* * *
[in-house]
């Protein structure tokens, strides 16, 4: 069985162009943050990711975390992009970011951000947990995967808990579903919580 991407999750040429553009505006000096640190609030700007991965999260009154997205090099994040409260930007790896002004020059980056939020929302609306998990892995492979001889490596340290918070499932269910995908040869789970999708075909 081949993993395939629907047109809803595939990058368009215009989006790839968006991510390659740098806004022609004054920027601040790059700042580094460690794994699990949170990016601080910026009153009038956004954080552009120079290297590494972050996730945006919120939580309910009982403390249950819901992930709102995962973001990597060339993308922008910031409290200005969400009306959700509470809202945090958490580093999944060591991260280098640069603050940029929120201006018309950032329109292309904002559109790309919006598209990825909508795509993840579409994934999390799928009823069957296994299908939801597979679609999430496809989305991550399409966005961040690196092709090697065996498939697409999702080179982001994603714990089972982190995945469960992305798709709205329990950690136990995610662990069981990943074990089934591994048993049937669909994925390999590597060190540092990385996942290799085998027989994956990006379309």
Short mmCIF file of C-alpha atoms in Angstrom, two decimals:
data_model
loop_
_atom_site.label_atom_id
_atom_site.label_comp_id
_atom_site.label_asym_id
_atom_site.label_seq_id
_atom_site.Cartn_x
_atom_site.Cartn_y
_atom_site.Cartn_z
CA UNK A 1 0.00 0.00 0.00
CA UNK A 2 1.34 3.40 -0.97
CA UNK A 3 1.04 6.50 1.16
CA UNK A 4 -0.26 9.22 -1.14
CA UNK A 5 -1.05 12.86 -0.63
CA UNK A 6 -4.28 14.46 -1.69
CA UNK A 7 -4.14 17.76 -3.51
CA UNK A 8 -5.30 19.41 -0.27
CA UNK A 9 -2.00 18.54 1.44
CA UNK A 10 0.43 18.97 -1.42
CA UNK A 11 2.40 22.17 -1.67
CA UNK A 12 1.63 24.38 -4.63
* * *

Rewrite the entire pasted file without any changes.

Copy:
[in-house]
């Protein structure tokens, strides 16, 4: 069985162009943050990711975390992009970011951000947990995967808990579903919580 991407999750040429553009505006000096640190609030700007991965999260009154997205090099994040409260930007790896002004020059980056939020929302609306998990892995492979001889490596340290918070499932269910995908040869789970999708075909 081949993993395939629907047109809803595939990058368009215009989006790839968006991510390659740098806004022609004054920027601040790059700042580094460690794994699990949170990016601080910026009153009038956004954080552009120079290297590494972050996730945006919120939580309910009982403390249950819901992930709102995962973001990597060339993308922008910031409290200005969400009306959700509470809202945090958490580093999944060591991260280098640069603050940029929120201006018309950032329109292309904002559109790309919006598209990825909508795509993840579409994934999390799928009823069957296994299908939801597979679609999430496809989305991550399409966005961040690196092709090697065996498939697409999702080179982001994603714990089972982190995945469960992305798709709205329990950690136990995610662990069981990943074990089934591994048993049937669909994925390999590597060190540092990385996942290799085998027989994956990006379309």
Short mmCIF file of C-alpha atoms in Angstrom, two decimals:
data_model
loop_
_atom_site.label_atom_id
_atom_site.label_comp_id
_atom_site.label_asym_id
_atom_site.label_seq_id
_atom_site.Cartn_x
_atom_site.Cartn_y
_atom_site.Cartn_z
CA UNK A 1 0.00 0.00 0.00
CA UNK A 2 1.34 3.40 -0.97
CA UNK A 3 1.04 6.50 1.16
CA UNK A 4 -0.26 9.22 -1.14
CA UNK A 5 -1.05 12.86 -0.63
CA UNK A 6 -4.28 14.46 -1.69
CA UNK A 7 -4.14 17.76 -3.51
CA UNK A 8 -5.30 19.41 -0.27
CA UNK A 9 -2.00 18.54 1.44
CA UNK A 10 0.43 18.97 -1.42
CA UNK A 11 2.40 22.17 -1.67
CA UNK A 12 1.63 24.38 -4.63